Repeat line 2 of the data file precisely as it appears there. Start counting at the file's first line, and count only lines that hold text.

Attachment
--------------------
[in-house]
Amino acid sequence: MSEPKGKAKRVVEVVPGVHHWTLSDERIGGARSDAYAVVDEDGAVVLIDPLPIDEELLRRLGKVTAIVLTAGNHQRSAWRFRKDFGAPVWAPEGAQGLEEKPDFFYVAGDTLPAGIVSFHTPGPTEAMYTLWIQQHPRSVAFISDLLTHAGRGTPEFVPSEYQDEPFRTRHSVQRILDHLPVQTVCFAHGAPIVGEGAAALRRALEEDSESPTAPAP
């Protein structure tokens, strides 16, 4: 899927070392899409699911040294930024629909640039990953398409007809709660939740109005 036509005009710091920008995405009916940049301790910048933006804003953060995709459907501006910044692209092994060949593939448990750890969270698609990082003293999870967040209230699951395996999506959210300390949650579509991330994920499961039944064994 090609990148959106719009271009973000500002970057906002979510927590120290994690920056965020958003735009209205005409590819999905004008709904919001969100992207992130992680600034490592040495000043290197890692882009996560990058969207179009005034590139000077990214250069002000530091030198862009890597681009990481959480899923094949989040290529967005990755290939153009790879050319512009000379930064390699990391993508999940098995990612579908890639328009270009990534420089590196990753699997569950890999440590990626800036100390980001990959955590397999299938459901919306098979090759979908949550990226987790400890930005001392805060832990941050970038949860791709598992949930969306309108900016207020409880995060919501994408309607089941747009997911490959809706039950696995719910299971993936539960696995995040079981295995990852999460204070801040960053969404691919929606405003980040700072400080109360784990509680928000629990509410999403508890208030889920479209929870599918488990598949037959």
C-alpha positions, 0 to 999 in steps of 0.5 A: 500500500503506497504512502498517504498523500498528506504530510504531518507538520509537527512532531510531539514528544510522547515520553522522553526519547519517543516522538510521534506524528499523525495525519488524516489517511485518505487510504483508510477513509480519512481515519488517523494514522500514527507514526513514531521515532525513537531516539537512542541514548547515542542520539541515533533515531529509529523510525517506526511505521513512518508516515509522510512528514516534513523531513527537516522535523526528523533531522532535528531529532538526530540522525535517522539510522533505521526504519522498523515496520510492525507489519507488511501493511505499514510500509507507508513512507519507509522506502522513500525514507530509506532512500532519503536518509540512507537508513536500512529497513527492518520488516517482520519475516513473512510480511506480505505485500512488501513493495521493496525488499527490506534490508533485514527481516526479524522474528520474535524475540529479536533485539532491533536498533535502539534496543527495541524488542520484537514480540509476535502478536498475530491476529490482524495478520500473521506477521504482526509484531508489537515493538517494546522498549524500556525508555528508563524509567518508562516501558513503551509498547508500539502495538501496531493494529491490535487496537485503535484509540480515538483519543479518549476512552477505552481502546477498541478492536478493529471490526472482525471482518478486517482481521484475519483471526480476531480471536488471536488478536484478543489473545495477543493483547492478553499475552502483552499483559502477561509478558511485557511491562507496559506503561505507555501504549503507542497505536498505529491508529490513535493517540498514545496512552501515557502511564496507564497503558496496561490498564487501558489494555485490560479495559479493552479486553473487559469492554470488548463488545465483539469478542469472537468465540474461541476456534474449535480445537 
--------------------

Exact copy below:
Amino acid sequence: MSEPKGKAKRVVEVVPGVHHWTLSDERIGGARSDAYAVVDEDGAVVLIDPLPIDEELLRRLGKVTAIVLTAGNHQRSAWRFRKDFGAPVWAPEGAQGLEEKPDFFYVAGDTLPAGIVSFHTPGPTEAMYTLWIQQHPRSVAFISDLLTHAGRGTPEFVPSEYQDEPFRTRHSVQRILDHLPVQTVCFAHGAPIVGEGAAALRRALEEDSESPTAPAP